Tsuakamoto, from what I have seen of his films, is sort of what Sergio Leone would have been had he went insane growing up in the slums. Whether or not Shinya actually ever lived in any slums, or ever truly went insane, is beyond me but I can think of no other way a director could ever achieve the visual eye that the man has. If there is one reason to ever see a film by Shinya Tsukamoto in all of your life, it’s to see a truly visual director working in extremes. His films are harsh, and sometimes seem to bounce off the walls just from being so volatile and intense but there’s always that one man’s vision behind things that keeps it from falling into all out anarchy. Bullet Ballet is Tsukamoto delving into his bleakest views of society, but making sure to keep the worlds of bureaucratic salarymen and the punk gangs who roam the streets completely separate. The dead concrete plains and grotesque alleyways are not only part of these characters inhabitants, they are the characters. The desolate streets create these people as much as we would believe the characters helped to create them on their own. Every person is part of the process, and the destruction is all around them. Tsukamoto slowly blends these worlds as the film moves along, bringing the gangs to Tsukamoto’s apartment, into his life, but the audience gets the idea that eventually all of this nihilism will implode in on its self. Tsukamoto made an even more drastic pair of ‘worlds within worlds’ setting in his later film Gemini (with the slums actually seeming to be oozing with steam), but Bullet Ballet stays in tune with his earlier creations much closer and in my opinion is the superior film. I have read some passing comments that try and make it sound as if the first half of the film, with Goda on the search for a firearm, is the only part of the film with anything truly interesting to say – but I am of the opinion that the conclusion to the film is truly the meat of things, and the minutes leading up to it are the setting of the table.

It’s really hard to compare Shinya Tsukamoto’s work to anything other than his own filmography, because frankly there’s no one out there who has a style nearly as eclectic as his own. Sogo Ishii’s Electric Dragon 80,000 V. came pretty close, but even that film is in a category all it’s own. Tsukamoto is consistently pushing his vision and adding onto it with each subsequent film. Even if the themes are sometimes similar, he at least tackles the same topics in new and envelope pushing ways. Bullet Ballet could be seen as developing on the themes he first opened in Tetsuo, or it could just be seen as a stylistic basis with only a few recurring themes that work more as trademarks, it’s really up to the audience. It’s everything he is known for, and truly makes for a powerful bit of cinema. The damp metal on concrete scenery, the extreme sound effects and the pulsating music, all staples of the director are in full view. He delivers a film that is powerful, although not in a disturbing or life shattering form, just the sort of film that expounds on a genre of cinema. A form of existential, industrial cinema that is as controlled as much as it is utter chaos unleashed at moments you would never expect.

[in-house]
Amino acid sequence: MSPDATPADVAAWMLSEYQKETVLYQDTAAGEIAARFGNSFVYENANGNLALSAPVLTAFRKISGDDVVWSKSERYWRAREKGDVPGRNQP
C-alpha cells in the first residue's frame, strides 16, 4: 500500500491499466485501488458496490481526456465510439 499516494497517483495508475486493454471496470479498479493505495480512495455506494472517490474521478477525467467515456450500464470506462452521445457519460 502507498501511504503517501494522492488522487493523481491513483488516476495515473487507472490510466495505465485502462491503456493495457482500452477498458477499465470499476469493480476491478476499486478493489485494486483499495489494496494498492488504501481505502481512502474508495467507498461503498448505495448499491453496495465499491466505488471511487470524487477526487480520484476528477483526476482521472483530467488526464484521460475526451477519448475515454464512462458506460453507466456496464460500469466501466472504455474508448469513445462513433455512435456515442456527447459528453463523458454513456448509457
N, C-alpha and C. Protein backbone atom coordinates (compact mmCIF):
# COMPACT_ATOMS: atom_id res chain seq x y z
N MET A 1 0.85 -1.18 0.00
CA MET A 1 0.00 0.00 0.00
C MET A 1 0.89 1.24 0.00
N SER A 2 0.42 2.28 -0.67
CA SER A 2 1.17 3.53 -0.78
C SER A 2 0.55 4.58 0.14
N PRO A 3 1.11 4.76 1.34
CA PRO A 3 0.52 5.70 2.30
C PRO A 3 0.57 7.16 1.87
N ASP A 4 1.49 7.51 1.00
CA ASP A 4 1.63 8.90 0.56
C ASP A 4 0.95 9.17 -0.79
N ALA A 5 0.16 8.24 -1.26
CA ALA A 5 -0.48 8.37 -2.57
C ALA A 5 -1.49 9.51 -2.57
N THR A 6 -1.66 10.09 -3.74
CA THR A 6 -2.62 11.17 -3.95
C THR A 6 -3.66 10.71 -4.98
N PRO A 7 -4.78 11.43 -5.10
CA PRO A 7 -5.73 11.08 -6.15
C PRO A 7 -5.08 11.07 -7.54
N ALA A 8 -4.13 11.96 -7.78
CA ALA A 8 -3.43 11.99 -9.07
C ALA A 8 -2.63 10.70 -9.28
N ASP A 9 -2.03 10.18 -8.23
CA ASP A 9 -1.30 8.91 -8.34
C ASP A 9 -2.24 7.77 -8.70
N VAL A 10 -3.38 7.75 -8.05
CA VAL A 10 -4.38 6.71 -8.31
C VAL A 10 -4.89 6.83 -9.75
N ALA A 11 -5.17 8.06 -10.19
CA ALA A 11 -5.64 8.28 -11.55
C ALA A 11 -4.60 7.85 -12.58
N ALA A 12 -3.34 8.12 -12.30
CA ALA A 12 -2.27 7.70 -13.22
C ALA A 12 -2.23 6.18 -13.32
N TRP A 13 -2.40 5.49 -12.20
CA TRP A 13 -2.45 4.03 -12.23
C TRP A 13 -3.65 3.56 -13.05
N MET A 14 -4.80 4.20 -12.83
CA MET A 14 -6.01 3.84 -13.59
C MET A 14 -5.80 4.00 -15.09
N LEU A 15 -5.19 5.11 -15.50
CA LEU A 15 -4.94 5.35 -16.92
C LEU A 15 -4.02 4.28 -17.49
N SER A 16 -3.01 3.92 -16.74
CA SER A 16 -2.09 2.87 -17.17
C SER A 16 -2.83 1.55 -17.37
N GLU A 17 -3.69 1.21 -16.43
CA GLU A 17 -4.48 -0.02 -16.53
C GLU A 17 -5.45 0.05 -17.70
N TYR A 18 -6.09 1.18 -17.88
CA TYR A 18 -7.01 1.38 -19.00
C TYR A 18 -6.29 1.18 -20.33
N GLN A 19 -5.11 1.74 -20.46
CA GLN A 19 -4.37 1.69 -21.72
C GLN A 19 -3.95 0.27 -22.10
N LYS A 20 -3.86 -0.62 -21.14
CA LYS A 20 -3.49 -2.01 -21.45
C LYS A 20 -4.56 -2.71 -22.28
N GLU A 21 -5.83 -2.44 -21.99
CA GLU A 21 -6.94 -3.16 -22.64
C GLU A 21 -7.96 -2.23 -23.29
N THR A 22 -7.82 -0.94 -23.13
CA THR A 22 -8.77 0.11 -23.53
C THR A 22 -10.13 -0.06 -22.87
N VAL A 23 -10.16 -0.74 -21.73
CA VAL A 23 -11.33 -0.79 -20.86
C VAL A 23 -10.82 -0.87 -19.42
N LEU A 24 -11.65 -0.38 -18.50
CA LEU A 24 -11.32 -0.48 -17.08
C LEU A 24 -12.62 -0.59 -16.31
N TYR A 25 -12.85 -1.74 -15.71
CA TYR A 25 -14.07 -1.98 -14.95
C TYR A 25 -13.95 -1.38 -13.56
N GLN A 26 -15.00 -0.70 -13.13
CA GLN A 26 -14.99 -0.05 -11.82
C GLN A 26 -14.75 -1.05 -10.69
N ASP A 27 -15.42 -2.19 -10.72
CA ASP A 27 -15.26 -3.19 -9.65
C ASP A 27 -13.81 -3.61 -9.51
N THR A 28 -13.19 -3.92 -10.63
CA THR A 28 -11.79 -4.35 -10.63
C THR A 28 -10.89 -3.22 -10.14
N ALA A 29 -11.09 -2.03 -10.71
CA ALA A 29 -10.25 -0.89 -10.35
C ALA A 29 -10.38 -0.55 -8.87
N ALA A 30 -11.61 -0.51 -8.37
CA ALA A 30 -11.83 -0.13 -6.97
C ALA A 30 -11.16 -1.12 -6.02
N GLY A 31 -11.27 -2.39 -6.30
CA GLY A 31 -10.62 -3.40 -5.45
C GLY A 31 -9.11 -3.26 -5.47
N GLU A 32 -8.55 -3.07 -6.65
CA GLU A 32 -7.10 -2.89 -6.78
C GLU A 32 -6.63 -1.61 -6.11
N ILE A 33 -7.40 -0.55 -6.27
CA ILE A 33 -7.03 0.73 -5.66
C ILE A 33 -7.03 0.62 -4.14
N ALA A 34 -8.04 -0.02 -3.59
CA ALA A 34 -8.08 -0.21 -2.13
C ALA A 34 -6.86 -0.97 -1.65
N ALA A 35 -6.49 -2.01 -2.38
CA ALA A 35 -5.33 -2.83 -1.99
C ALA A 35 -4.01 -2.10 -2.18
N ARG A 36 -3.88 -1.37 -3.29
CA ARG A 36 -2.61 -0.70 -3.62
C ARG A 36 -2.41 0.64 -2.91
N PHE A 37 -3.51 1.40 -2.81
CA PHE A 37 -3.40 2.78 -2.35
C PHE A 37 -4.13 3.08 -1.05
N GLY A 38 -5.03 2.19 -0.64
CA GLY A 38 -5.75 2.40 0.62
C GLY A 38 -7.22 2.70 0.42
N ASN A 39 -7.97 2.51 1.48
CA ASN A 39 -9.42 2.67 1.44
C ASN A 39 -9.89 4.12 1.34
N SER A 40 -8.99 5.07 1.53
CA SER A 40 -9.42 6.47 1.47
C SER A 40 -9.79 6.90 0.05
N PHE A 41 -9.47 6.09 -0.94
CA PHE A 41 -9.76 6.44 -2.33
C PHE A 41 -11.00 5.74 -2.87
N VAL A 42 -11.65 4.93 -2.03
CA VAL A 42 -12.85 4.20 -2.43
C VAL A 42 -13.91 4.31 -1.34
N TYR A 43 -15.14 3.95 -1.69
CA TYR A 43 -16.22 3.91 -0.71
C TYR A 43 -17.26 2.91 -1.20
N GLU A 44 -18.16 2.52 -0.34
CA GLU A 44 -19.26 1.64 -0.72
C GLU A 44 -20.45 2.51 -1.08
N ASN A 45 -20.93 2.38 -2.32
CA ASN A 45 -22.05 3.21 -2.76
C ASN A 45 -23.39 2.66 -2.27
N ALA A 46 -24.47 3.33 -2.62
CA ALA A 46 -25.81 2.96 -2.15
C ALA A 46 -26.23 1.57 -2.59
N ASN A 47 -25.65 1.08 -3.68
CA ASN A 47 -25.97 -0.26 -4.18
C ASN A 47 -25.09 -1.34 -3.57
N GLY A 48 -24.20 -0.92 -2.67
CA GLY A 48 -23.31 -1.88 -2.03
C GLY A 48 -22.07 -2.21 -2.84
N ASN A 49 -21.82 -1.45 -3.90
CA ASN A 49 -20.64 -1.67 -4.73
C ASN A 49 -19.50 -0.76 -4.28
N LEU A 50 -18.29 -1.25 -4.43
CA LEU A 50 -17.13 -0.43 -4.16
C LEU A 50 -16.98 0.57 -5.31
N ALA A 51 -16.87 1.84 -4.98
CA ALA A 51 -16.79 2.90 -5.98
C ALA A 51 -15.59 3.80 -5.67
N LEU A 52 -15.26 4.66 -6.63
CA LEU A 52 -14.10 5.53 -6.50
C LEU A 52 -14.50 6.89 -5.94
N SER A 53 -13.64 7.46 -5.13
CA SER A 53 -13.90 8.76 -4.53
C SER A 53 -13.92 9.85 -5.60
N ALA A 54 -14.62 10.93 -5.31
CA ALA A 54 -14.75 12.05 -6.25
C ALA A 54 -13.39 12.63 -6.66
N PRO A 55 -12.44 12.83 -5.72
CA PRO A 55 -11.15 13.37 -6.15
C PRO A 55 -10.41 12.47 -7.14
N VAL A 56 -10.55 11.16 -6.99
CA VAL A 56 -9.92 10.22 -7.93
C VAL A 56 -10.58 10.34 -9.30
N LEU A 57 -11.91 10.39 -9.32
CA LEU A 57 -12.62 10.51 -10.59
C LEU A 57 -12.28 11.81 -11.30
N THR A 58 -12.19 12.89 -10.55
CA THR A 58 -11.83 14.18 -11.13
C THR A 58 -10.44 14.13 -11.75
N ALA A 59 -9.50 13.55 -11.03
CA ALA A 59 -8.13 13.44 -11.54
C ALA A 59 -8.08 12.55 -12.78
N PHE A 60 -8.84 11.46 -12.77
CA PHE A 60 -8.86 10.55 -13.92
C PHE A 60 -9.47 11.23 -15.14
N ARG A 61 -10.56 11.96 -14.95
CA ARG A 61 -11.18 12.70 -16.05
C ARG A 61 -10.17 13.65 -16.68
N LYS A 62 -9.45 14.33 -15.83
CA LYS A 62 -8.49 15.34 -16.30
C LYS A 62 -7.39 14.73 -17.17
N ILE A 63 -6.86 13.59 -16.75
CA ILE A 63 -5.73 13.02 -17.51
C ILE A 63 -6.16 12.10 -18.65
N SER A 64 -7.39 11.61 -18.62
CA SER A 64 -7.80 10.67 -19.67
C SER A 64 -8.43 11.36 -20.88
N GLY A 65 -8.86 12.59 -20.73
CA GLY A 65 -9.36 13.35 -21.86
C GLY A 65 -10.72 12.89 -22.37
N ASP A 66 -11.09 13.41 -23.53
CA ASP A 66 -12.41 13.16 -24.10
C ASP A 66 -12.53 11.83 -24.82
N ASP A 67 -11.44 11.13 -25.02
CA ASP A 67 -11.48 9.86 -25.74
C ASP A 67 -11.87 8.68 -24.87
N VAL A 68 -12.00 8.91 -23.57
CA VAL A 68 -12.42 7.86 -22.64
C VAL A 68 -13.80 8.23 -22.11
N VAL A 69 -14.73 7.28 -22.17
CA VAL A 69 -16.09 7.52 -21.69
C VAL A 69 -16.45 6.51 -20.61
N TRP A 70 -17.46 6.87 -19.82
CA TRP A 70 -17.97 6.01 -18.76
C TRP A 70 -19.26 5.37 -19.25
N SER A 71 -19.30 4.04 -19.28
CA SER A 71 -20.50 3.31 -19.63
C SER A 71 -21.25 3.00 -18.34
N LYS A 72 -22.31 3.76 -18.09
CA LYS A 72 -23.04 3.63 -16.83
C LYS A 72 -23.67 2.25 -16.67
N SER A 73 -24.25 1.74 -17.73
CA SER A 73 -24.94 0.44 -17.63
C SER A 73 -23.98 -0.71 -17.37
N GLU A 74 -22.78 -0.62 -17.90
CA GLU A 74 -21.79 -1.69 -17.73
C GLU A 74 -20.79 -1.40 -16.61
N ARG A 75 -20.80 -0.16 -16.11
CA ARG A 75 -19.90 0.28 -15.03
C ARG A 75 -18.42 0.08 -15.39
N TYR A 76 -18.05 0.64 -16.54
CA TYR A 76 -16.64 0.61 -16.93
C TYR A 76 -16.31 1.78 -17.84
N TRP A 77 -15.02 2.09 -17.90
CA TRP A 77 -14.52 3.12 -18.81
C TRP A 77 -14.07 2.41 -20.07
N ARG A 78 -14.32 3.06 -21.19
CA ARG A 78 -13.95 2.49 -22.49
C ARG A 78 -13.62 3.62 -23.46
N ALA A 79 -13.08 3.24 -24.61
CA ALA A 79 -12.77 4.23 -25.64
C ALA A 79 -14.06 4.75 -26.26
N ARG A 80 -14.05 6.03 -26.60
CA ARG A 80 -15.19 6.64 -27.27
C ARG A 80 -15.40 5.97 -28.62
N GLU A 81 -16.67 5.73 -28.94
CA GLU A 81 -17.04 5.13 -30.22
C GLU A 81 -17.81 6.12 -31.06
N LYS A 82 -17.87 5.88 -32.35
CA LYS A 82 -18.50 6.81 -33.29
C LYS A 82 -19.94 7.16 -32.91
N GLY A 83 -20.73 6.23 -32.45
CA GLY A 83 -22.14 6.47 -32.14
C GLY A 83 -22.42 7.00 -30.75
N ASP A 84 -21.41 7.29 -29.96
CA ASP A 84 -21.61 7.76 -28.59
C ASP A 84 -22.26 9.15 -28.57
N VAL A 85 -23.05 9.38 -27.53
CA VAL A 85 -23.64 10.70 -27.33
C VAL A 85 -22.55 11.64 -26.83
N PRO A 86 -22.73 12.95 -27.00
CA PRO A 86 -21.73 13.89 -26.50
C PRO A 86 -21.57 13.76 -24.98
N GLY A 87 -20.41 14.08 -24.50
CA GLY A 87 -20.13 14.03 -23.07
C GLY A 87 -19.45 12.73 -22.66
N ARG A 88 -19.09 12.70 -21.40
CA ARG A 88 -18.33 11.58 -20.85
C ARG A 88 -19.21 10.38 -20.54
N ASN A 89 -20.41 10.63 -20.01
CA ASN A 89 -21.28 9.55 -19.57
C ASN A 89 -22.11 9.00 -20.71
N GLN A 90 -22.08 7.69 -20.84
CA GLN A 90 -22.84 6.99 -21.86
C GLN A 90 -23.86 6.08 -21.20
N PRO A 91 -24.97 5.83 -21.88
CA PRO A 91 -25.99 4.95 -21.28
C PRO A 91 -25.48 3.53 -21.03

Bullet Ballet could be accused of being somewhat slow paced, but that in its self is no crime if the film is interesting, and Ballet will never have to worry about that. The story is continuous throughout, almost never losing track of the simple story it is trying to tell. The moments where Goda is trying to purchase/build a firearm are in my opinion the only pieces that could seem as if they are dragging somewhat, but they’re certainly important enough to include in the film. The story builds and builds until it’s emotional climax, something that may leave you exasperated. It is certainly a draining experience and this comes from the fluctuating pace. From beginning to end there’s a consistency to it that remains the same, but the brilliance of some scenes sometimes outshines others which is one of the negatives I might have with the film. Moments like one in an alleyway where we see Goda with a bullet clenched between his teeth, with a screeching sound effect blaring in our ears, takes me clear back to Tetsuo and leaves me a little disappointed that more moments of pure madness couldn’t have made it into the final cut. The bullet scene serves a purpose (drawing out tension as Goda awaits his rivals) so it’s hard to complain too much about what isn’t present; when the majority of the film is so very consistent. Partly a work of pure insanity, partly a washed out industrial love story; there’s no denying the directorial mark throughout.

The Conclusion
There are moments that make the film feel a little less than pure, and no matter how easy they are to look over, it’s still one of the few detracting things about the film. The pace is fine, it’s just one wishes there were more moments like the images that burn clear in your mind days after viewing. I highly recommend it never the less, and if you’re a fan of the director or are interested in industrial landscapes, this is a pretty good place to look. It incorporates a lot of things that make Tsukamoto the visionary that he is, and adds up to a really beautiful and surprisingly uplifting film in the end.